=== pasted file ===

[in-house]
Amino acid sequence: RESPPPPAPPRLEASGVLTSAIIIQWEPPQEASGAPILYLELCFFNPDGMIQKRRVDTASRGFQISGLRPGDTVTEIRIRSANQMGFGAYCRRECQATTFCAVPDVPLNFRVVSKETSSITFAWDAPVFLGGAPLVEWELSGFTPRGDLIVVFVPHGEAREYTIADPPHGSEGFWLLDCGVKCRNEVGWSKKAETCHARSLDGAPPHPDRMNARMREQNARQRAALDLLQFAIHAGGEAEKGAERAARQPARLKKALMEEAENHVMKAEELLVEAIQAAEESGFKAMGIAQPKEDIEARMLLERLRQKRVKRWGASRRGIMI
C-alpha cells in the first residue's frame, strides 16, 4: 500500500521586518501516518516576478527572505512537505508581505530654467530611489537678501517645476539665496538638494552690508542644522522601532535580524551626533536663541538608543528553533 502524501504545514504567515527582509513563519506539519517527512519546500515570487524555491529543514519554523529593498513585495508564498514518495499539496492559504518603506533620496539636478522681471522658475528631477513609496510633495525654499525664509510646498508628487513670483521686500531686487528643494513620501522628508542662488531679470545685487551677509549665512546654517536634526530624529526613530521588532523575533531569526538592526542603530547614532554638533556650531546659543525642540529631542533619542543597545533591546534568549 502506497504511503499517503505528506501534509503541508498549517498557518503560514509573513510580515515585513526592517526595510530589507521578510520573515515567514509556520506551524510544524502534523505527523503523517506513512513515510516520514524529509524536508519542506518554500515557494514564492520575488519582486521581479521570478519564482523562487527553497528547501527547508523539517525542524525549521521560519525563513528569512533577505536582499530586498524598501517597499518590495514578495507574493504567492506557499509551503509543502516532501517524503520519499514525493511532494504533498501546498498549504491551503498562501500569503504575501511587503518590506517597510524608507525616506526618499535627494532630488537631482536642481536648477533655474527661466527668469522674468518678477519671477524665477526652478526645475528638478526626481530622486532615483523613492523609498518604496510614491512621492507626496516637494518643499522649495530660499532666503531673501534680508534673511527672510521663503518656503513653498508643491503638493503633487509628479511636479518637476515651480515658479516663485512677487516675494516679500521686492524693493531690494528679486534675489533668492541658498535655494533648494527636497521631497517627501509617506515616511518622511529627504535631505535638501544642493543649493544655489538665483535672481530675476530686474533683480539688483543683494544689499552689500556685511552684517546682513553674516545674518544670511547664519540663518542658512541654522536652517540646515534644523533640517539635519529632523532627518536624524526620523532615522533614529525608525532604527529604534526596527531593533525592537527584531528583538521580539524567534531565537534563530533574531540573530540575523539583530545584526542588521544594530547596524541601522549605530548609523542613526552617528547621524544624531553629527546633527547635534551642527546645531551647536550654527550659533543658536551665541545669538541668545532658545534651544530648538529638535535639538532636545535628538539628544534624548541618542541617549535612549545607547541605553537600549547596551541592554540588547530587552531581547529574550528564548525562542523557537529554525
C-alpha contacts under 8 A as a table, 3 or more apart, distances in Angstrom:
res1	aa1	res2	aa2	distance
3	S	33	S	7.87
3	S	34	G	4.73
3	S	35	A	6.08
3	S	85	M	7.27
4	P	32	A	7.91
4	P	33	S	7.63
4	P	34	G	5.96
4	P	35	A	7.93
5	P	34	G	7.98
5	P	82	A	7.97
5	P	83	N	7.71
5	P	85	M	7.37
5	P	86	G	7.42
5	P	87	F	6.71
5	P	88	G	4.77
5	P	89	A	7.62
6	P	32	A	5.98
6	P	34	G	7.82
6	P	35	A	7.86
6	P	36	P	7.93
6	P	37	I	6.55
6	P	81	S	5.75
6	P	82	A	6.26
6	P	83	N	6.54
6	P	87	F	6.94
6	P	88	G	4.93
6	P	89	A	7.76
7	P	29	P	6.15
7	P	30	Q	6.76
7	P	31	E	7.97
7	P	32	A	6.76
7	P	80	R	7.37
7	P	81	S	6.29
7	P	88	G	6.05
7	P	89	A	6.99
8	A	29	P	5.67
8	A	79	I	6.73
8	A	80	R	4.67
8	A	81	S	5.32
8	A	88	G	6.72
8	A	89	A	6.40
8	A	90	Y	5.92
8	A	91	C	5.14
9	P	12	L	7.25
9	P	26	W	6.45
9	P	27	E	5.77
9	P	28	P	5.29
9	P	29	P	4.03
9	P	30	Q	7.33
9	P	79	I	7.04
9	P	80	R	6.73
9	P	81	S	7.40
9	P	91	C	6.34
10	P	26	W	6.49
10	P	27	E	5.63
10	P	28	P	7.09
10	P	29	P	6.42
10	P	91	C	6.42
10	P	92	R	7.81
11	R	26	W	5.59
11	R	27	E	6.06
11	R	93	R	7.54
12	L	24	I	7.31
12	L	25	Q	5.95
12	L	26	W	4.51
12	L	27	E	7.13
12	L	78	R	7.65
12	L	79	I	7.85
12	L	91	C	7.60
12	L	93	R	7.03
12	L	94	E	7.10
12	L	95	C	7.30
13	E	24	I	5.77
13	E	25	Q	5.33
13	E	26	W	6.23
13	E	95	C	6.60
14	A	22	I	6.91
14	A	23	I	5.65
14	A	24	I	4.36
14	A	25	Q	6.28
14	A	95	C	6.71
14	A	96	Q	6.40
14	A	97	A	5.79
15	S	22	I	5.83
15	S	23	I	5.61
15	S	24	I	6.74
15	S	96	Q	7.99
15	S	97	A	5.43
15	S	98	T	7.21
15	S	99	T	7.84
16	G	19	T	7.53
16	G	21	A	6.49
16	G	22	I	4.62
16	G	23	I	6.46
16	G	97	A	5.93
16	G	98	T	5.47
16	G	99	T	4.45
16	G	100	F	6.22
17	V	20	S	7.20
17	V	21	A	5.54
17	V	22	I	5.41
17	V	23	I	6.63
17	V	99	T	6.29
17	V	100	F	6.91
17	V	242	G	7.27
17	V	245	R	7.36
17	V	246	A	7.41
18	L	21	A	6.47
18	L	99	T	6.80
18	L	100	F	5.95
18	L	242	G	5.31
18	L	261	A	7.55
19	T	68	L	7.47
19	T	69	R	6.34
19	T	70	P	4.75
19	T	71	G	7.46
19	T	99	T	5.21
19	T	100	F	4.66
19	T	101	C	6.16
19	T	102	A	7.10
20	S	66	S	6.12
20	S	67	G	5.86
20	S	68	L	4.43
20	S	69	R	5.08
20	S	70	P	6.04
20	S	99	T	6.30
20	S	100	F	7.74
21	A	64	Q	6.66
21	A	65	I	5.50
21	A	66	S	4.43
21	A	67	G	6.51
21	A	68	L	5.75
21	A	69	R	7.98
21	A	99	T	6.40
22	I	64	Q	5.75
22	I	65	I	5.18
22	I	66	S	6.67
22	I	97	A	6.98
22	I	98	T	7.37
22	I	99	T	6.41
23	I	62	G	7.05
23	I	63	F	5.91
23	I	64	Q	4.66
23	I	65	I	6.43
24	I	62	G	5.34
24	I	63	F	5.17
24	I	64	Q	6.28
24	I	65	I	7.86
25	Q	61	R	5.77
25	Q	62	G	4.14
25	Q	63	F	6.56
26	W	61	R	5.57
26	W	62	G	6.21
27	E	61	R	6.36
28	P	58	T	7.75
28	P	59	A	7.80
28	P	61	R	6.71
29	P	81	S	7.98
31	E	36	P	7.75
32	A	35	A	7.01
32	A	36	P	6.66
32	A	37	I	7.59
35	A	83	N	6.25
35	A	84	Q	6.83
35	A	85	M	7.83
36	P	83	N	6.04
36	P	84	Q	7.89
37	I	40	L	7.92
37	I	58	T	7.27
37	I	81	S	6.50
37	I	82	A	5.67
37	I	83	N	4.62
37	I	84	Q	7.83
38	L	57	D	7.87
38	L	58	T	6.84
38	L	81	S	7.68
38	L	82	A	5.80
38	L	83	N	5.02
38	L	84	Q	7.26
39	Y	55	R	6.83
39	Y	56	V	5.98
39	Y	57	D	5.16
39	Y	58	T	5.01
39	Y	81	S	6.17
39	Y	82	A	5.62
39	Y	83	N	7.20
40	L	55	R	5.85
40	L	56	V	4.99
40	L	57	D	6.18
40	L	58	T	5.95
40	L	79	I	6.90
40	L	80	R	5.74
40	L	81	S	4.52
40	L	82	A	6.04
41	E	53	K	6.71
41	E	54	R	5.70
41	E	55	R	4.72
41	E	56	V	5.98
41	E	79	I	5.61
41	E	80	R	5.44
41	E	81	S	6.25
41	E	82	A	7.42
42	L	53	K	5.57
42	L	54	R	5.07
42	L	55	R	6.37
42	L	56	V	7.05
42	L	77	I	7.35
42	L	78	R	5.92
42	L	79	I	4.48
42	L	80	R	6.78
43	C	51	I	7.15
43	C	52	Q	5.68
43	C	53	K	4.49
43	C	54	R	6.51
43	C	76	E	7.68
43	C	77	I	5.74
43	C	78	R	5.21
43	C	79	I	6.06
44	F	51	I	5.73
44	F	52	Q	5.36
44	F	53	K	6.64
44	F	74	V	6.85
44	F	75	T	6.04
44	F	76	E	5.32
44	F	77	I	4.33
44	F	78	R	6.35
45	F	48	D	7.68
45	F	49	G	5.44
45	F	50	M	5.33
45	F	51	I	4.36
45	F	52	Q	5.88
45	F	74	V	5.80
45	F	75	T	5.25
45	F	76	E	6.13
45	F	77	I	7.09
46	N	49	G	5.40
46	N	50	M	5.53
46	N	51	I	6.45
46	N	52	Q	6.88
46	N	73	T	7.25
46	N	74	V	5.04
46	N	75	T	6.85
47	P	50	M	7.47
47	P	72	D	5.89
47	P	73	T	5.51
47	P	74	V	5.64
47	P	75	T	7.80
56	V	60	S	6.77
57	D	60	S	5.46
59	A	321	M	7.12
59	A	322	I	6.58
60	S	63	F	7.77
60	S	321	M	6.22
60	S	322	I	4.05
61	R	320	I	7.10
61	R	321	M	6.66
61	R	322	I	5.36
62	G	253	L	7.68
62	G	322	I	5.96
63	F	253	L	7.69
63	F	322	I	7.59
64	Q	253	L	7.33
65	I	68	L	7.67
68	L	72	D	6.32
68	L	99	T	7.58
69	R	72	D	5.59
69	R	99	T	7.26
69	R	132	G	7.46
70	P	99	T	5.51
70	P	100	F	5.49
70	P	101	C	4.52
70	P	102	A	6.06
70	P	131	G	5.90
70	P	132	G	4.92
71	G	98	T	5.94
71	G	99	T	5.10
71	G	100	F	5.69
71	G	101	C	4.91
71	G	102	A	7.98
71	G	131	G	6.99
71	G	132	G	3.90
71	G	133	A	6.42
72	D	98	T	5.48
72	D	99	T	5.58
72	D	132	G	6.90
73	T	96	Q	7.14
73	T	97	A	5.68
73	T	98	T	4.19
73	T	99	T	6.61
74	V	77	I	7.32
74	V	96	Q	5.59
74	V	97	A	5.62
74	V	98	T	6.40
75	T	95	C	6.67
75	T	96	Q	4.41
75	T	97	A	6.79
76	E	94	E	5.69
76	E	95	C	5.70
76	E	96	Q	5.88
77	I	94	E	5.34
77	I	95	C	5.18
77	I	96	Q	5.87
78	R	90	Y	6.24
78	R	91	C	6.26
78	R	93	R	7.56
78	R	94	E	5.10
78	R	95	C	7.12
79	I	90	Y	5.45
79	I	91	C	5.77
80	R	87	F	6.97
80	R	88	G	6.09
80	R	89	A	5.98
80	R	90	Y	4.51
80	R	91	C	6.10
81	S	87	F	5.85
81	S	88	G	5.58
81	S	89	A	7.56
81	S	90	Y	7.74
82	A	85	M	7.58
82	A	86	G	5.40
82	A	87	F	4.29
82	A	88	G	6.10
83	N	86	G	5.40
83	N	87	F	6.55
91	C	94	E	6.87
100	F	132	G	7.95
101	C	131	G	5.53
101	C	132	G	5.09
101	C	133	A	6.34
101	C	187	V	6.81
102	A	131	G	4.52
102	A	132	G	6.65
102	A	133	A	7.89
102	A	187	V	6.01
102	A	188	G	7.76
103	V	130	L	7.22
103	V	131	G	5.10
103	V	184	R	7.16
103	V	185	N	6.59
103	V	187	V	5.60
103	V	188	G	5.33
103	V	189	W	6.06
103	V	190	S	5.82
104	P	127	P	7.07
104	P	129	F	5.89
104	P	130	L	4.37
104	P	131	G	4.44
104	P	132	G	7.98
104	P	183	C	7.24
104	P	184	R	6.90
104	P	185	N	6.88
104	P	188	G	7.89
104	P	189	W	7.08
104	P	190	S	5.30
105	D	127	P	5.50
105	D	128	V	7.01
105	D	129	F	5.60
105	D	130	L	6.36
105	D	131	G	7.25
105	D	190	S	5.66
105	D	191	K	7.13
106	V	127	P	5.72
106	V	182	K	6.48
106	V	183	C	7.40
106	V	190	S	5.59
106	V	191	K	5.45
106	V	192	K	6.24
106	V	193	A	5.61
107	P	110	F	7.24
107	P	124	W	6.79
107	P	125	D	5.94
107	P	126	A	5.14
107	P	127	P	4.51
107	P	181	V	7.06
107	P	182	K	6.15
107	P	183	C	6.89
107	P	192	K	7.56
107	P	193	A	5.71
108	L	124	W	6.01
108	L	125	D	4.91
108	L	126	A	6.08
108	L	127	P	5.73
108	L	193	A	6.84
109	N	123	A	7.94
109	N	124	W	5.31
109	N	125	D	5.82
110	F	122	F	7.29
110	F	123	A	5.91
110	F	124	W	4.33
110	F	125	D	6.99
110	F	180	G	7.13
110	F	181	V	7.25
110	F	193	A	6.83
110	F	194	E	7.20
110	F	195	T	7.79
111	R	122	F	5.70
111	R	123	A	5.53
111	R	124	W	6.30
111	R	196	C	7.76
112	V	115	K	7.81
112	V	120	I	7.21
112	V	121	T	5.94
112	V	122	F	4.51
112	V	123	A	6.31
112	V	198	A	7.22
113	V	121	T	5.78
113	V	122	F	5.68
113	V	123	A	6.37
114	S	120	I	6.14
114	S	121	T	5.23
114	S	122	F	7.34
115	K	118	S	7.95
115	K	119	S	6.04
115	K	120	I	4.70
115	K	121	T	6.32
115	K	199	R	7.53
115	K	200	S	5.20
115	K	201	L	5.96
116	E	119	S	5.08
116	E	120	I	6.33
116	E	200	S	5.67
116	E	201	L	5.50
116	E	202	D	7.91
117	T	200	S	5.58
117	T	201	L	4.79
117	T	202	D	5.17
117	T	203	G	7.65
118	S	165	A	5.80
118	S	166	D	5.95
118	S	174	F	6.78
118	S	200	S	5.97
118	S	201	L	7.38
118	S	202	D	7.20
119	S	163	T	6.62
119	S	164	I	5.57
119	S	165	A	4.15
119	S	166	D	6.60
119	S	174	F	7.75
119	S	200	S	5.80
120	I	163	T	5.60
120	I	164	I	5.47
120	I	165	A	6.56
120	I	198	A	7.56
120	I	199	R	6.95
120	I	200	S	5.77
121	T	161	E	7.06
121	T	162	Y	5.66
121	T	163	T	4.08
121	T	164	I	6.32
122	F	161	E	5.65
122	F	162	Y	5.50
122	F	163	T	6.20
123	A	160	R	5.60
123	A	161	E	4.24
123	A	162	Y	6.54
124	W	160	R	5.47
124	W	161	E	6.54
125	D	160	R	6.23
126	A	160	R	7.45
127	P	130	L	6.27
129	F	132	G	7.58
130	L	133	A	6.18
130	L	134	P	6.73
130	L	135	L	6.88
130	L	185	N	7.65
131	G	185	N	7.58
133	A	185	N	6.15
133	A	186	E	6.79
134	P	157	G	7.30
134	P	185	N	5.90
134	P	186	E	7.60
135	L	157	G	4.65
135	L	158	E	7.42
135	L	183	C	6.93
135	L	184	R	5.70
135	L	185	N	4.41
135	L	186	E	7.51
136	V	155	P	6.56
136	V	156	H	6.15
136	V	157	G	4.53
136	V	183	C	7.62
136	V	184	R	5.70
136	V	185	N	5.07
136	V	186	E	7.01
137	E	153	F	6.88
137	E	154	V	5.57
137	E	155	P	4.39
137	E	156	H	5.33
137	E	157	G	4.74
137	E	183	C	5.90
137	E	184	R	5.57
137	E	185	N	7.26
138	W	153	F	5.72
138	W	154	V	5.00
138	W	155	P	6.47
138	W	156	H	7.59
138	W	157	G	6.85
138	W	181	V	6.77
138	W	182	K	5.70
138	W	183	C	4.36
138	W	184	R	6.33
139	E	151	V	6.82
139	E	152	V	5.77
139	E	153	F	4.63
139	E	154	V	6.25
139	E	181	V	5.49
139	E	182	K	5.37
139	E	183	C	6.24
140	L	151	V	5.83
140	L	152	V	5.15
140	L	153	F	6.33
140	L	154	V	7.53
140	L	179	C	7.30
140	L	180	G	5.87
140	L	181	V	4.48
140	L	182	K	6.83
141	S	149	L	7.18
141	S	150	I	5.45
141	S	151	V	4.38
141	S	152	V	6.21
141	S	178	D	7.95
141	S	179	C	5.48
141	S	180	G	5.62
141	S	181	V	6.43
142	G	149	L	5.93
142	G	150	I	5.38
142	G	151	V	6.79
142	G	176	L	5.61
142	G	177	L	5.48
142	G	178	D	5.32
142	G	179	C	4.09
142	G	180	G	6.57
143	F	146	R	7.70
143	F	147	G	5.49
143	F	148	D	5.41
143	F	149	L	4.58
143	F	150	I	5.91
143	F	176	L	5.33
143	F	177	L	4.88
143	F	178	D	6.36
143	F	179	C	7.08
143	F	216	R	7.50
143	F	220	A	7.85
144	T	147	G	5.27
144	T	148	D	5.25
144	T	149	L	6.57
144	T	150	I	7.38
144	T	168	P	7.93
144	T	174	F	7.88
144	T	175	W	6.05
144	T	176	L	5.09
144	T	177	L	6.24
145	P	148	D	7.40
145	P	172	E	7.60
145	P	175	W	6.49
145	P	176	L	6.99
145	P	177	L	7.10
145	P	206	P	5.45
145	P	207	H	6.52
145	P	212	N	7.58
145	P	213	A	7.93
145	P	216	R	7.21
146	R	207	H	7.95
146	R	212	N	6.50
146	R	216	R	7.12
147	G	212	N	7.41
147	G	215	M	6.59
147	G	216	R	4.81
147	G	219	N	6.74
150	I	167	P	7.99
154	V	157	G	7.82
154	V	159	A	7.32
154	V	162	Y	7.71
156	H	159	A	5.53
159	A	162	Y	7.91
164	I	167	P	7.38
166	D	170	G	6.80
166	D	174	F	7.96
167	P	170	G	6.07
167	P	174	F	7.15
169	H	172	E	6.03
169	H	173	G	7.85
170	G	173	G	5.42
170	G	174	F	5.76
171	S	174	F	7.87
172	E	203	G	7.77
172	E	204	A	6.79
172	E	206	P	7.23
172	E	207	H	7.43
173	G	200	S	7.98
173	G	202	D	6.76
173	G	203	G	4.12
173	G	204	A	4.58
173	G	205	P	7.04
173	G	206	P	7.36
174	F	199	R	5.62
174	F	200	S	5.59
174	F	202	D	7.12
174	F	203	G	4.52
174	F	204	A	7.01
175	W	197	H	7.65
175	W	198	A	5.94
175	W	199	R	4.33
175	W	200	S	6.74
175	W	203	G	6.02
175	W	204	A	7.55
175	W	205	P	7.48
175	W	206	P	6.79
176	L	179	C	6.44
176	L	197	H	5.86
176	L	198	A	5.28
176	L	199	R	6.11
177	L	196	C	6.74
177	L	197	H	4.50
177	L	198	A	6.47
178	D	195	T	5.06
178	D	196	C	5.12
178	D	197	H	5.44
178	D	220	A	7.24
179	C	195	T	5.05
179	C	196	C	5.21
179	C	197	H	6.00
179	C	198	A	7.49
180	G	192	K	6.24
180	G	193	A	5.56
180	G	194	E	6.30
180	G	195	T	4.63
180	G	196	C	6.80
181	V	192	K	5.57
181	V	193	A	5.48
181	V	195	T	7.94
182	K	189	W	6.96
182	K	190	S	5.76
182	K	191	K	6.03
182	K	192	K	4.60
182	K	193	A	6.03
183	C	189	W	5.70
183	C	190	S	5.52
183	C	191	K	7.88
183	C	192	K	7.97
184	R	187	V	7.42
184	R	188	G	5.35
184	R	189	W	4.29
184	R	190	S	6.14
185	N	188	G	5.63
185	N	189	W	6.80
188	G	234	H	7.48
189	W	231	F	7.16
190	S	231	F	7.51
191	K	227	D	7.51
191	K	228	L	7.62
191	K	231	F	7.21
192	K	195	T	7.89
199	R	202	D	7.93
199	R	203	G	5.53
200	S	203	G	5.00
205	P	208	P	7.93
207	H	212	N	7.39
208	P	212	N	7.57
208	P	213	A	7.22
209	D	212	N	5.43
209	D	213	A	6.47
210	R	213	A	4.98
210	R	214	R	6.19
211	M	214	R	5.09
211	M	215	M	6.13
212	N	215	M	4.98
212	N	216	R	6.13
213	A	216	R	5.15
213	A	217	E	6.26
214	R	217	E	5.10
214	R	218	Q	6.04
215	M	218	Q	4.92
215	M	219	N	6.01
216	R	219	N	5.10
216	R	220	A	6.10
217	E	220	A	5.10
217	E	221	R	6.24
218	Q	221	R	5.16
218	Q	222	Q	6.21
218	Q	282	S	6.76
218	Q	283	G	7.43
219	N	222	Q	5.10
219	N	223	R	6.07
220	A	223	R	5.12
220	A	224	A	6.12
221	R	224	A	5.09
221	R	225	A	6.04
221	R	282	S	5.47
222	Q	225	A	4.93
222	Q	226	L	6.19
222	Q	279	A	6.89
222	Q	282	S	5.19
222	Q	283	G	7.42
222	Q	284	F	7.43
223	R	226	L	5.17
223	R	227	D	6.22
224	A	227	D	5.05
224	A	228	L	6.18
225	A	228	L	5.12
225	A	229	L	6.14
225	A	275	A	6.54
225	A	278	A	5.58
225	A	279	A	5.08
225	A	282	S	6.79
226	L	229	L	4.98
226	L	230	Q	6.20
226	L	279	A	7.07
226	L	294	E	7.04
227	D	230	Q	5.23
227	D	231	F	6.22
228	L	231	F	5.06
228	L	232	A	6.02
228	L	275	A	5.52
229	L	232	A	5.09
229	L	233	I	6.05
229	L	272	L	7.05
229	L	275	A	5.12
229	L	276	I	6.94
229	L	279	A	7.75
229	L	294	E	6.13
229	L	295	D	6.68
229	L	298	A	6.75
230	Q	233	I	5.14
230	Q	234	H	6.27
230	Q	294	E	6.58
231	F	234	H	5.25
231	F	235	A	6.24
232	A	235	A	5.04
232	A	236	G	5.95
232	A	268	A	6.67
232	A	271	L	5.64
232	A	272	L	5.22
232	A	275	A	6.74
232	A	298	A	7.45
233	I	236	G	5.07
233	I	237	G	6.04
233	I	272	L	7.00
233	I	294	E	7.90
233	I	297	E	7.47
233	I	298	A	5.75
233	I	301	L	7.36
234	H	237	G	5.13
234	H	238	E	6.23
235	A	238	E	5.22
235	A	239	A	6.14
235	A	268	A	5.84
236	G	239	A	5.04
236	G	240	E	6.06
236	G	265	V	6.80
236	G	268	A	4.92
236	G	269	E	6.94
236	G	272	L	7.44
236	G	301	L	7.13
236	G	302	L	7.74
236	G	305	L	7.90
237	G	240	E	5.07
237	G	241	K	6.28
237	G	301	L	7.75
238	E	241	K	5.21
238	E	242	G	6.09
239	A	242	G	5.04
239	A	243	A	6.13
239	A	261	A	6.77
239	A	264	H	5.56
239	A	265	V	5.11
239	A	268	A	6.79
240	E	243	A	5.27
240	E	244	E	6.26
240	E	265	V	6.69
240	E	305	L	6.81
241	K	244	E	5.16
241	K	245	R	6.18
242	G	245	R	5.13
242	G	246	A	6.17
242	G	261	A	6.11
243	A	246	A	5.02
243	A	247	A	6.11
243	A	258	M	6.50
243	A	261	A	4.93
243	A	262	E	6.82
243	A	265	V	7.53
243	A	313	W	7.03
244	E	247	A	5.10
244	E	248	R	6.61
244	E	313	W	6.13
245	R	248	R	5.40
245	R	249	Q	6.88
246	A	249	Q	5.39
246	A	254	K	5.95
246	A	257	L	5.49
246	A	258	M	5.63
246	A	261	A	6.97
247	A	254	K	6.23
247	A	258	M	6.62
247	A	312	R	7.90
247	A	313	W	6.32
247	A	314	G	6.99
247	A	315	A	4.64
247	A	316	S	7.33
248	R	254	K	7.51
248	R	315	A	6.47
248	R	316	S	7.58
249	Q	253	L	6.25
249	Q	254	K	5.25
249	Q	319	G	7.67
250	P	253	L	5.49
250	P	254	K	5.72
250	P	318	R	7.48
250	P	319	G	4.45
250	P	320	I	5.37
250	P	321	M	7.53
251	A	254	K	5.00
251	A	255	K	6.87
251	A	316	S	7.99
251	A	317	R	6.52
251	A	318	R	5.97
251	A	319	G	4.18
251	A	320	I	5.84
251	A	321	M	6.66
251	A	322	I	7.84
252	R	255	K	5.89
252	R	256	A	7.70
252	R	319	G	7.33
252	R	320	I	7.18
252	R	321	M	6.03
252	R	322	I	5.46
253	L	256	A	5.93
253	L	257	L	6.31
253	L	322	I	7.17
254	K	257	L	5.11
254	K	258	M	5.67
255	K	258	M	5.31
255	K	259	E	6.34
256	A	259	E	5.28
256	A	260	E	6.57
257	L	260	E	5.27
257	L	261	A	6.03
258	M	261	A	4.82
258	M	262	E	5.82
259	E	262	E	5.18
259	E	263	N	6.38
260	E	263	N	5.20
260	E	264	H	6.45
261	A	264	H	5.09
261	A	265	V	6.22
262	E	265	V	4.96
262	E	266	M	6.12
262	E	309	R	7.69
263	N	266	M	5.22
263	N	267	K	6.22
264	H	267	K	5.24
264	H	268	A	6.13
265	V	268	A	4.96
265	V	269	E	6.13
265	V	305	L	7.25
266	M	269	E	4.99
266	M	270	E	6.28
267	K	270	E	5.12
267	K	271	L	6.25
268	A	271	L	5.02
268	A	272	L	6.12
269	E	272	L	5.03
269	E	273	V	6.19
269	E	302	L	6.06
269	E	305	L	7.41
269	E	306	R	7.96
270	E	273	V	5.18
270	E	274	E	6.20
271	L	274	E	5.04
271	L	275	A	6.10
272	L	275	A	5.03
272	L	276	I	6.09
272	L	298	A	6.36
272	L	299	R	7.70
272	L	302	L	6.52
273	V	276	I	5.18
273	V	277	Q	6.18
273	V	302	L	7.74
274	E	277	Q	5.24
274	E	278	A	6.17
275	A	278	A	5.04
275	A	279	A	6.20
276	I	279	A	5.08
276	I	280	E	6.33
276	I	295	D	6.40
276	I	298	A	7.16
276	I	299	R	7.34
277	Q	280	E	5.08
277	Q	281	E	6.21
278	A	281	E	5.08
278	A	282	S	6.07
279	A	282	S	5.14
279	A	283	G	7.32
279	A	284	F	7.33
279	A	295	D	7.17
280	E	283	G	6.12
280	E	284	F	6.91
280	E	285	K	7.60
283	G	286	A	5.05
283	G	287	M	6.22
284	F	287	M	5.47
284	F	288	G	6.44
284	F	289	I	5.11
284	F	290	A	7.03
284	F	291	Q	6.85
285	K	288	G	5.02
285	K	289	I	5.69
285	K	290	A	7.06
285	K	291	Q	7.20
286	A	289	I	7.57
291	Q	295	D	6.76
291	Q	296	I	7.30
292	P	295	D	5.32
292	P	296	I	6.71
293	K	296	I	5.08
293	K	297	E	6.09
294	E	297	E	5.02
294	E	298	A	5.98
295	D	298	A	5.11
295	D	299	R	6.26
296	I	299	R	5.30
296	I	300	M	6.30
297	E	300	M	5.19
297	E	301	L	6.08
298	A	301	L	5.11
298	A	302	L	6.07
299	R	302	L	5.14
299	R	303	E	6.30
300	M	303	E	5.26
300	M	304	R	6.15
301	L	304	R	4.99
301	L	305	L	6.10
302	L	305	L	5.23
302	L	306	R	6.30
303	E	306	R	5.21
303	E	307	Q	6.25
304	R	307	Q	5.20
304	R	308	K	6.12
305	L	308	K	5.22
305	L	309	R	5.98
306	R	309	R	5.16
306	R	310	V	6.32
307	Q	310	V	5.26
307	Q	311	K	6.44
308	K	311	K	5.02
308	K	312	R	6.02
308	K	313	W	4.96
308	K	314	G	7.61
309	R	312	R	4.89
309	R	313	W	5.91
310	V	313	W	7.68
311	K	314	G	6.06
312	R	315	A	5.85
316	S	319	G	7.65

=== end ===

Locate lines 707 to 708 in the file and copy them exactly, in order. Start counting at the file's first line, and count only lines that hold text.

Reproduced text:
225	A	275	A	6.54
225	A	278	A	5.58